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Luxury Panel Discussion Featured in Luxury Daily
Luxury, Fashion & Beauty | September 23, 2019
Content reposted from Luxury Daily
September 23, 2019
Digital marketing is important for reaching today's watch buyer. Image credit: Ulysse Nardin
By SARAH JONES
NEW YORK – Wearing a watch today is less about functionality and more about fashion and buying into a brand, enabling houses to differentiate themselves through marketing that centers on their unique history.
During a panel discussion hosted by the French American Chamber of Commerce and moderated by FACC president Elsa Berry, panelists from Ulysse Nardin and Watches of Switzerland spoke about how they are reaching out to younger and more trend-driven audiences. While watches got their start as tools, today that position is held more by devices such as fitness trackers and the Apple Watch, leaving room for both technology and haute timepieces.
"People want something that lasts, people are more interested in conservation, they’re interested in history," said David Hurley, group vice president at Watches of Switzerland.
"People hear stories about watches, the amount of time it takes to make, and people get really fascinated and buy into that," he said.
"I think there is a huge potential for watches here. It is that thing of disposable on one side, where [technology] is almost throwaway, and then on the other side, having something that will last forever."
Streetwear and smartwatches
China is a growing market for Ulysse Nardin. The customer base in China tends to be younger and trendier, and they look to social media platforms such as Instagram and WeChat for discovery.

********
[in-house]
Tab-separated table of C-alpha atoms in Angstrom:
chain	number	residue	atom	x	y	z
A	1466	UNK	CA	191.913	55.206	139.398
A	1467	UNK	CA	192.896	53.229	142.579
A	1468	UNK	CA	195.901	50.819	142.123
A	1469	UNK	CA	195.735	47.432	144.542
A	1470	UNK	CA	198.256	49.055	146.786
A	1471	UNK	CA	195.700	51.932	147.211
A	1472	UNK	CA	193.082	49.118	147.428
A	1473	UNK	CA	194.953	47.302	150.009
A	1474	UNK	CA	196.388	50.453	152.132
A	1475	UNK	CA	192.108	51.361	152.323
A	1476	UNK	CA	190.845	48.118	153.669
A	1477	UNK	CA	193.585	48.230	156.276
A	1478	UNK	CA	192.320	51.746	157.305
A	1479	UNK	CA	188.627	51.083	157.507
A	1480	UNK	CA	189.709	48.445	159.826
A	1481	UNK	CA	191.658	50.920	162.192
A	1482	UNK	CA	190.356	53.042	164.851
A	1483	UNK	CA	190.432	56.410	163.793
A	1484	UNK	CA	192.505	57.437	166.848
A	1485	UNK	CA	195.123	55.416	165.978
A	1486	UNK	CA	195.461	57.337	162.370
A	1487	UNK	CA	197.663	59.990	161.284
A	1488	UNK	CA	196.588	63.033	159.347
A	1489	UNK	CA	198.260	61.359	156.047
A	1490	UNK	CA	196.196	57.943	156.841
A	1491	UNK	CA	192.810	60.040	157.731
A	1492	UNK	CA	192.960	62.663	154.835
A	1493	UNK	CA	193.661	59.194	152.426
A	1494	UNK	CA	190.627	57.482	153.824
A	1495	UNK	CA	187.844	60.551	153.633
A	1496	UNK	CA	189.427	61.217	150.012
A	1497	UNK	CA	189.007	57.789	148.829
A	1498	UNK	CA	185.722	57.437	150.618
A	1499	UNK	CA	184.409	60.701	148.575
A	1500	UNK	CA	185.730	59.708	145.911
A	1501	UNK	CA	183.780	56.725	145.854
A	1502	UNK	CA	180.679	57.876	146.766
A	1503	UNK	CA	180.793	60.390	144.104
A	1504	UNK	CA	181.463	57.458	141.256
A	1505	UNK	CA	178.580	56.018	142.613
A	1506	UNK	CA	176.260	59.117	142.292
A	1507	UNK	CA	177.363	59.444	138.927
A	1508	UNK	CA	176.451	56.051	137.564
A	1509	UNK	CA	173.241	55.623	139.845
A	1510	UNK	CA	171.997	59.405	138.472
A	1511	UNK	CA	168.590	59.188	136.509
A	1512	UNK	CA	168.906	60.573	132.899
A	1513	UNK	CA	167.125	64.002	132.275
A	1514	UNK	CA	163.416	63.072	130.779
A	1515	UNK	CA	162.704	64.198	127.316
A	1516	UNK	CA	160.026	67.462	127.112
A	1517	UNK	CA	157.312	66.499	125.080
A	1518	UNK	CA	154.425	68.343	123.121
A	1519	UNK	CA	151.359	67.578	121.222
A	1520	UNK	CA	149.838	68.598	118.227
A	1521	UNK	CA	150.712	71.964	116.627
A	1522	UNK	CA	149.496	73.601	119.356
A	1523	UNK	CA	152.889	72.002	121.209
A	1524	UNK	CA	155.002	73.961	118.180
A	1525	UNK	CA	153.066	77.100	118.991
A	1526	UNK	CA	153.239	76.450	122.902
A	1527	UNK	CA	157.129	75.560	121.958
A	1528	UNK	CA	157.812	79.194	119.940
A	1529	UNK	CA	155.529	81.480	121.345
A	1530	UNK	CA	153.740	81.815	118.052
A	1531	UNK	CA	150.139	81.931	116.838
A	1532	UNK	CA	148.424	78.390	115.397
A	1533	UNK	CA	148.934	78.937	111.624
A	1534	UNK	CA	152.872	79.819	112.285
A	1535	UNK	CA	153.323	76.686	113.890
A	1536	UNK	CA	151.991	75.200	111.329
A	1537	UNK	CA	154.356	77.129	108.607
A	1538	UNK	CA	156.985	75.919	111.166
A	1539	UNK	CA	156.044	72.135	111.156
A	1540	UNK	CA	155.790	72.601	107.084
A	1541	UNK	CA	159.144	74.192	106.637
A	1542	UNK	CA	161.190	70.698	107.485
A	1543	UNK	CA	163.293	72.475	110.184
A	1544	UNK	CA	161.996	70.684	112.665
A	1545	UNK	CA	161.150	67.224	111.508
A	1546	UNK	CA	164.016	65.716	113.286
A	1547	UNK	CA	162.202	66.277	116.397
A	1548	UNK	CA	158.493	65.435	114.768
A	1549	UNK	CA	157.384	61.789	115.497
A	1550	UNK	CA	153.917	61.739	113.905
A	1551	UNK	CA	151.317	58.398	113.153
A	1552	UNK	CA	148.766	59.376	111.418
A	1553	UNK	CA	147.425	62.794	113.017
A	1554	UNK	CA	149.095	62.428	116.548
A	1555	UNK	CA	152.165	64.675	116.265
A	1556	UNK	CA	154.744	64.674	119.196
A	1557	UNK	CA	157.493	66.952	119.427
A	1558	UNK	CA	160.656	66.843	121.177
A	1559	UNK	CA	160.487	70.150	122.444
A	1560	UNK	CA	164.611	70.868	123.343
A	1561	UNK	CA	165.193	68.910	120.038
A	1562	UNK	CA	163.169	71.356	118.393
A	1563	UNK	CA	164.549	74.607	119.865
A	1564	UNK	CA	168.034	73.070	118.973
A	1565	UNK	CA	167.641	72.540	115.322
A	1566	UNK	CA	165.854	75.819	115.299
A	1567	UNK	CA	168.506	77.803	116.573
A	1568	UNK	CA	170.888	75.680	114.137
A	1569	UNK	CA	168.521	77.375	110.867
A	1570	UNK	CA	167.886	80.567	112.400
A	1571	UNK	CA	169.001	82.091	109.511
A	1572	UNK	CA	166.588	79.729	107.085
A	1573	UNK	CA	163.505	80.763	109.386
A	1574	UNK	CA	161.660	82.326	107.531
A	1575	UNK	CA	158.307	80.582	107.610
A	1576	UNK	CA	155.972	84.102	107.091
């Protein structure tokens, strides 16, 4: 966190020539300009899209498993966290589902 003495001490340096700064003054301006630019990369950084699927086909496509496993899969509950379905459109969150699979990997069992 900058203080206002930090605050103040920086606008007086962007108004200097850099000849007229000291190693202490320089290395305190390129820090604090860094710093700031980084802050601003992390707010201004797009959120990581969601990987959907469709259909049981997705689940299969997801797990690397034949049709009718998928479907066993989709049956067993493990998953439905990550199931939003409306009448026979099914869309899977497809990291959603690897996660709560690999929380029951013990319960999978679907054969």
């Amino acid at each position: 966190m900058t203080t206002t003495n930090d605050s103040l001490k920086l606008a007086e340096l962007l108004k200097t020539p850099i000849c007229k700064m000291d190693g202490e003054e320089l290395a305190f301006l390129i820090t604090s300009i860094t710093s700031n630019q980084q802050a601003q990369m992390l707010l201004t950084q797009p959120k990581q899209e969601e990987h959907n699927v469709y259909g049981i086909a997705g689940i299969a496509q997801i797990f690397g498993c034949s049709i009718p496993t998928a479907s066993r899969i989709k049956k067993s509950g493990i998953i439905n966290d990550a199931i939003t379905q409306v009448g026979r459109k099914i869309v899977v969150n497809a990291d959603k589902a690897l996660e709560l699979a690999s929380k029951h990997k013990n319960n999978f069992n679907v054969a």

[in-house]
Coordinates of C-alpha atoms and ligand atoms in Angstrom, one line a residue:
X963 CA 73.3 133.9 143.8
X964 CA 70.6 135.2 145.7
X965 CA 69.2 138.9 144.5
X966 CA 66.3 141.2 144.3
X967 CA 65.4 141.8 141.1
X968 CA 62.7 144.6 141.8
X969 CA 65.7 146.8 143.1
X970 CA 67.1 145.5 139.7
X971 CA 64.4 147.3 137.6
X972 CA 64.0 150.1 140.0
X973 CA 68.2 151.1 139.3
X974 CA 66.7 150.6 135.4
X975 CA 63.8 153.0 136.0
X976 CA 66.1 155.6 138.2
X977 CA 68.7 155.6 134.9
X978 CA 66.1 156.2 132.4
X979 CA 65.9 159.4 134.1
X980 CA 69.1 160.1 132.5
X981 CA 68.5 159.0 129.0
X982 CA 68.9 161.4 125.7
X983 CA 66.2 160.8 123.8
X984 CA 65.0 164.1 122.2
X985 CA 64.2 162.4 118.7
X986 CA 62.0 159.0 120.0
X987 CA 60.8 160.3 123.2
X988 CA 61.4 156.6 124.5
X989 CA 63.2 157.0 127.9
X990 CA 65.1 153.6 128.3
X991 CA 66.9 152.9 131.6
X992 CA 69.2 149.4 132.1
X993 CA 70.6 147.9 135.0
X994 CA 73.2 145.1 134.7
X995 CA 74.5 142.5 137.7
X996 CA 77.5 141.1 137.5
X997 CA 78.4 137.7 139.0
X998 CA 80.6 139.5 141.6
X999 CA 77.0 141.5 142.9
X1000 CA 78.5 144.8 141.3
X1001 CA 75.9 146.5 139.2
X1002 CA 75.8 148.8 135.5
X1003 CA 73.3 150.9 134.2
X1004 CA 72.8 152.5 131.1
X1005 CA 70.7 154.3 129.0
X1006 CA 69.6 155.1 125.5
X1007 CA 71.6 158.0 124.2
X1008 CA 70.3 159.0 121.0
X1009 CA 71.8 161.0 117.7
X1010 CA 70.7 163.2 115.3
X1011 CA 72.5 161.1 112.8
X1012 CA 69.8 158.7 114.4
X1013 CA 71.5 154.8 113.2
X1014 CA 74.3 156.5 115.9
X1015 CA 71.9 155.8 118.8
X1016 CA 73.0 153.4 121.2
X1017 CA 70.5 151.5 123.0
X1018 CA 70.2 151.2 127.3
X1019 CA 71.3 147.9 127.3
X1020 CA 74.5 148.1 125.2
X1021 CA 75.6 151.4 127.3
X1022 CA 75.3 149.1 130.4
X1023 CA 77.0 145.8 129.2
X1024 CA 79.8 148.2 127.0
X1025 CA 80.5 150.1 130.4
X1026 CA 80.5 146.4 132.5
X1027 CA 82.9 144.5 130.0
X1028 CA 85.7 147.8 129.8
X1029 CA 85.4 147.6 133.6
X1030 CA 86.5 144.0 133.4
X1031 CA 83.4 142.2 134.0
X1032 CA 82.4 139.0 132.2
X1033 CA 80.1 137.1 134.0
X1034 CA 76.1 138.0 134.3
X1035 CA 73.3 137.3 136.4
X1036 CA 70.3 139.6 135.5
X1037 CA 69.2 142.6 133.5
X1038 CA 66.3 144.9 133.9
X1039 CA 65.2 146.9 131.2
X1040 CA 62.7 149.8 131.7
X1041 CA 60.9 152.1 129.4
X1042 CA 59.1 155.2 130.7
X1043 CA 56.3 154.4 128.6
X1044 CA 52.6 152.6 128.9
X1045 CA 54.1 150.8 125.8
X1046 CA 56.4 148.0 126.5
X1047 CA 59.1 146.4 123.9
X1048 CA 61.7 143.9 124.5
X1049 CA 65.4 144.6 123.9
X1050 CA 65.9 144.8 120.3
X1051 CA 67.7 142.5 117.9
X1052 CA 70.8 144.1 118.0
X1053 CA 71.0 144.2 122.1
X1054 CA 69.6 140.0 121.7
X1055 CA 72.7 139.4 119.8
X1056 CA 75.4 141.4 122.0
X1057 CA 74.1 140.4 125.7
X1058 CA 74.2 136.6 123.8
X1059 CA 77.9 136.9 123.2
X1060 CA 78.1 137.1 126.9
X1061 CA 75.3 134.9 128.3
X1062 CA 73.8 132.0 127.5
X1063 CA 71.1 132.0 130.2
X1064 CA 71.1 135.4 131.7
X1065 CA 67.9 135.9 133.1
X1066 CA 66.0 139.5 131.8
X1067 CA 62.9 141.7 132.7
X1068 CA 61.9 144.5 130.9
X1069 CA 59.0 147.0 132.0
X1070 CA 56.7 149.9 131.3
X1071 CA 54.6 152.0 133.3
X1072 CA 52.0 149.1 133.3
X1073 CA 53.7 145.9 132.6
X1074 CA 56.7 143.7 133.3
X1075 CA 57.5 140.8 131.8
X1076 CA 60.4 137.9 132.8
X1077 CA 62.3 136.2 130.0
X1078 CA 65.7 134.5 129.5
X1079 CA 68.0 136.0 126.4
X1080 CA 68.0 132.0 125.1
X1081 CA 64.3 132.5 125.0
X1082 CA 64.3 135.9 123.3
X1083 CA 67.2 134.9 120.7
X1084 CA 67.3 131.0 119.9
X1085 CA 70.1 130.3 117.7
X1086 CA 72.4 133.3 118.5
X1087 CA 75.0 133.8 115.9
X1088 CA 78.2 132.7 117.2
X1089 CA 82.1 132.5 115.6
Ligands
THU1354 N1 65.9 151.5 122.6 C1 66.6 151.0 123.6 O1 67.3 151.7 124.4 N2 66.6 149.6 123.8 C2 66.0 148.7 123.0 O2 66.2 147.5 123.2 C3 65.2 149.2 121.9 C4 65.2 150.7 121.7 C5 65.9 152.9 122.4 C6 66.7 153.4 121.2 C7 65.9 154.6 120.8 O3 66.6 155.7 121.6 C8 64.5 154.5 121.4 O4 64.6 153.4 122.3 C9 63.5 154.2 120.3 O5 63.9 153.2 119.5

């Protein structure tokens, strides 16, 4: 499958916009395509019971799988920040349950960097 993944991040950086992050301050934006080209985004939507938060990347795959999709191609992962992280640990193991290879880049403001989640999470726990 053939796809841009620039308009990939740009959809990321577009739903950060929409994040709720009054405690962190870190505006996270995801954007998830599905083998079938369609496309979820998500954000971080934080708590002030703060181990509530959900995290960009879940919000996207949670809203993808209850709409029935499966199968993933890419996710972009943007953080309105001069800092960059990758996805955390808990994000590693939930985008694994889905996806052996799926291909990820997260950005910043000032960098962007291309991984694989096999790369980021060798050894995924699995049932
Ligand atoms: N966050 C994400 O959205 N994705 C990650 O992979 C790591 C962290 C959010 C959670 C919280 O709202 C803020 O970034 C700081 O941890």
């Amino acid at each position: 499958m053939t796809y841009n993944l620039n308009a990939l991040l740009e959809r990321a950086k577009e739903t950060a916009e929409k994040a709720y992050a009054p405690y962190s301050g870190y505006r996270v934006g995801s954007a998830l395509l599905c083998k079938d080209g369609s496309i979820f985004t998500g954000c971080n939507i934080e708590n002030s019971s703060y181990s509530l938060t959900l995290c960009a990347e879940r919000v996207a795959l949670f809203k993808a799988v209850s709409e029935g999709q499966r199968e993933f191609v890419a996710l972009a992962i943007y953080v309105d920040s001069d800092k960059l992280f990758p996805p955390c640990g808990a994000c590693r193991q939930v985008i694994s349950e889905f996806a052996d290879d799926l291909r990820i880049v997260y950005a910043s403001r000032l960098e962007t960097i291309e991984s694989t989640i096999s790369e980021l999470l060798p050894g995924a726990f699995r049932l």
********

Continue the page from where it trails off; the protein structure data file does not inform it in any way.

François-Xavier Hotier, president of Ulysse Nardin Americas, said that the typical Ulysse Nardin buyer in China has already acquired many of the bigger brands, and is looking for something different.
Similarly, while the watchmaker has had a relationship with the U.S. for more than a century, due to an early partnership with the U.S. Navy, Ulysse Nardin is still being discovered by many American shoppers.
Along with the traditional collectors, the American audience is expanding to include consumers who are fashion forward. Collections such as the Freak X, which has no dial and no hands, appeal to this trendy group.
Ulysse Nardin Freak X. Image credit: Ulysse Nardin
Watches of Switzerland is also courting a streetwear crowd. The retailer’s SoHo store in particular is located nearby to bricks-and-mortar locations for Supreme and A Bathing Ape, and it has an upcoming partnership with Hypebeast and Stadium Goods on an in-store event.
Mr. Hurley noted that instead of just courting the existing clientele at Watches of Switzerland’s competitors, the company needs to create new audiences to thrive.
Along with fashion, new consumer bases are being created by smartwatches.
Mr. Hurley explained that similarly to the way in which Swatch drove a resurgence of watch wearing in the 1980s, the Apple Watch and its competitors have actually been a boon for mechanical timepieces. Some people will even wear both at the same time.
However, there are stark differences between technology and haute timepieces. Namely, smart devices have a very short lifespan and are often treated as disposable.